How to Get Rid of Aphids in Your Garden Before They Damage Your Plants
Did you know that most gardens host at least a few aphids? On healthy plants, these common insects don't cause much harm and beneficial insects such as ladybugs help reduce their numbers. Aphids become more of a problem when things get out of whack, usually when plants are stressed by drought, poor soil conditions, or overcrowding. Plus, when garden conditions are just right, aphids can reproduce at amazing speed, creating a huge, hungry colony in just a few days that can literally suck the life out of your plants. The key to dealing with these small but destructive pests is knowing when you need to take action, and then having the right tricks up your sleeve to get them under control.
How to Identify Aphids
Often the first sign of an aphid infestation is not the visible presence of insects themselves. Instead, you'll see the symptoms of their feeding: twisted and curled leaves, yellowing foliage, stunted or dead shoots, and sluggish plant growth. Damage is usually most noticeable on shoot tips and new growth, along with unopened flower buds. When you take a closer look at these damaged plant parts, particularly on the undersides of young leaves and developing stems, you'll likely find lots of aphids crowded together.
These insects range in color from green to yellow, brown, red, or even black. Aphids cause damage by sucking sap from tender plant parts. As they feast, they excrete a sugary substance called honeydew. A fungus called sooty mold grows on the honeydew and blocks the amount of light that gets to your plant (but is otherwise harmless). Wash your plant leaves with water to get rid of the honeydew and sooty mold.
How to Get Rid of Aphids
When an aphid population explodes and begins to cause noticeable damage to leaves, stems, and buds, it's time to act right away. The sooner you can deal with the infestation, the better chance you have of stopping the pests in their tracks and saving your plants from the point of no return.
Spray with Water
The safest and fastest way to control aphids is to spray them off your plants with a strong stream of water from the garden hose. Aphids are such small, soft-bodied insects that even a good rainstorm can knock them off. Once aphids are knocked off a plant, they rarely climb back on.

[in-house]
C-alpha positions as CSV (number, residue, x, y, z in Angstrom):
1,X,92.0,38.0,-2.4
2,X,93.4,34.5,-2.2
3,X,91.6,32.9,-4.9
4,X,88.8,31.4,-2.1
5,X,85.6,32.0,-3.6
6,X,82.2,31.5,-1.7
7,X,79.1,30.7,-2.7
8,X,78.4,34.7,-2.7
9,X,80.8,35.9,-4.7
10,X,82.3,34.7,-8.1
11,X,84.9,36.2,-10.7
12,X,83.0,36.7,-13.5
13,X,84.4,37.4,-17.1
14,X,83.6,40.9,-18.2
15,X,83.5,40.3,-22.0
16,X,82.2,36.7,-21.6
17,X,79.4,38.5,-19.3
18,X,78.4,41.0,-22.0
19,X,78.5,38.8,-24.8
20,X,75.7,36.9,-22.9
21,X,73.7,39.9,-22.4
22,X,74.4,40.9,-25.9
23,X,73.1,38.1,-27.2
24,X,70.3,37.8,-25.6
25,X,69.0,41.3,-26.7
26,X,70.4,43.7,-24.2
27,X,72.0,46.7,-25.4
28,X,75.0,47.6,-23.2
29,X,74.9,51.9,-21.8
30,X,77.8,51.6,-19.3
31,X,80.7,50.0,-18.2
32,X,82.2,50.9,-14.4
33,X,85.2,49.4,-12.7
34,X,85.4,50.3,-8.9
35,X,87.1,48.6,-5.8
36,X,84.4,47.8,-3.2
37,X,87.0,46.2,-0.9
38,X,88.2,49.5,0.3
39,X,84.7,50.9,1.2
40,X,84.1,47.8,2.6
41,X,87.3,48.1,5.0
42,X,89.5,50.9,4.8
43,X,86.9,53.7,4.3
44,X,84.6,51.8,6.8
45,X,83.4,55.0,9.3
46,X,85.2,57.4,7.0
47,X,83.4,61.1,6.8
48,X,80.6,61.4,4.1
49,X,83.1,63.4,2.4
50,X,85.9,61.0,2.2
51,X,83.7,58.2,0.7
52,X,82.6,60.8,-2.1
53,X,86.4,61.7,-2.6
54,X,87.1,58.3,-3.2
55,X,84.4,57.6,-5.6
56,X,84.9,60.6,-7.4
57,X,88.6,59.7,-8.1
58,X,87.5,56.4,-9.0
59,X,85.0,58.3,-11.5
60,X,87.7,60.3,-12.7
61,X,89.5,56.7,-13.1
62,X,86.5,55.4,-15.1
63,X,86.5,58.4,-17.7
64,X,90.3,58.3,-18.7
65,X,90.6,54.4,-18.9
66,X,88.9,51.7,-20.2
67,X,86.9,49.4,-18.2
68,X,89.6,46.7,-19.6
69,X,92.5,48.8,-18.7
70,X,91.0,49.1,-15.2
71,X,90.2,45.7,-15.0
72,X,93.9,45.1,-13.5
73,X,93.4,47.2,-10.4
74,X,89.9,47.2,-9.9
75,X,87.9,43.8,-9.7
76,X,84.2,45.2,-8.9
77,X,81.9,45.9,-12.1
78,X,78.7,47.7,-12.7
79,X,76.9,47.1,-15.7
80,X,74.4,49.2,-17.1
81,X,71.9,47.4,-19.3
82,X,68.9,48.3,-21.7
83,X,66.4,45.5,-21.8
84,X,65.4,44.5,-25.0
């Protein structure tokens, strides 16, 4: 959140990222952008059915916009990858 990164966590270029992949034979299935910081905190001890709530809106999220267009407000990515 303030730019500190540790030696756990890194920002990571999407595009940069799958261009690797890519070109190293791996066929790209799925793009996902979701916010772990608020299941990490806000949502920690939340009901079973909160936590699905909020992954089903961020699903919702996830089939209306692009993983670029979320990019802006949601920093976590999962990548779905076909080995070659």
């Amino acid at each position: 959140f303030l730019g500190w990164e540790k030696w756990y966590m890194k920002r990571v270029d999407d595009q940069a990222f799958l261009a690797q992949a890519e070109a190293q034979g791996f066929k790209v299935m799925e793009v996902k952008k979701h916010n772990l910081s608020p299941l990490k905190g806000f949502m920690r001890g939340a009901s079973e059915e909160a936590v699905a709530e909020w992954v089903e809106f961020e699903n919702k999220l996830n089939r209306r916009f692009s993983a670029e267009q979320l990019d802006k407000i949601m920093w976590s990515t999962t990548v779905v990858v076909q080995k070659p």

Insecticidal Soaps and Horticultural Oil
These controls are low-risk to people and the environment, but still need to be used according to their label instructions. They will kill aphids but must be applied on a regular basis in heavy infestations because aphids reproduce so quickly. Insecticidal soap ($6, The Home Depot) and horticultural oil ($18, Walmart) only kill aphids that they come in contact with so you'll need to reapply frequently until the pests are completely gone. And don't forget to spray the undersides of leaves as well as the top. Keep in mind that insecticidal soaps and horticultural oil will kill beneficial insects, too, so make sure to apply it only to target pests.
Crush Aphids With Your Fingers
If you aren't the squeamish sort, and the infestation isn't so heavy that it would take forever to clean off, gently rub your plants' leaves and stems where you see aphids between your thumb and fingertips. Remember, these insects are very soft and delicate so they will easily get crushed with just light pressure. This tactic probably won't completely eliminate every bug, but it will help enough that your plants will be able to grow healthy leaves again. Check back every few days to see if you need to repeat the procedure.
How to Prevent Aphids
Preventing aphids from setting up home in large numbers in your garden is possible. In addition to making sure your plants have the water, light, and nutrients they need for staying healthy, here are a few more ways to help keep aphid numbers down.
Use Row Covers in Your Vegetable Garden
In spring, protect young plants in your veggie plot with floating row covers ($15, The Home Depot). These row covers keep the aphids (and many other insect pests) out but allow air, light, and moisture to reach your plants. Remove the row covers when your seedlings are several inches tall or when the temperatures heat up in summer.
You may be watching your plants for aphids but these insects can also get a foothold in your garden by infesting weeds. Then it's only a matter of time before they spread to your flowers and veggies, so make sure to keep up with weeding around these plants. Some weeds such as sowthistle and mustard appear to be especially attractive to these insects, too.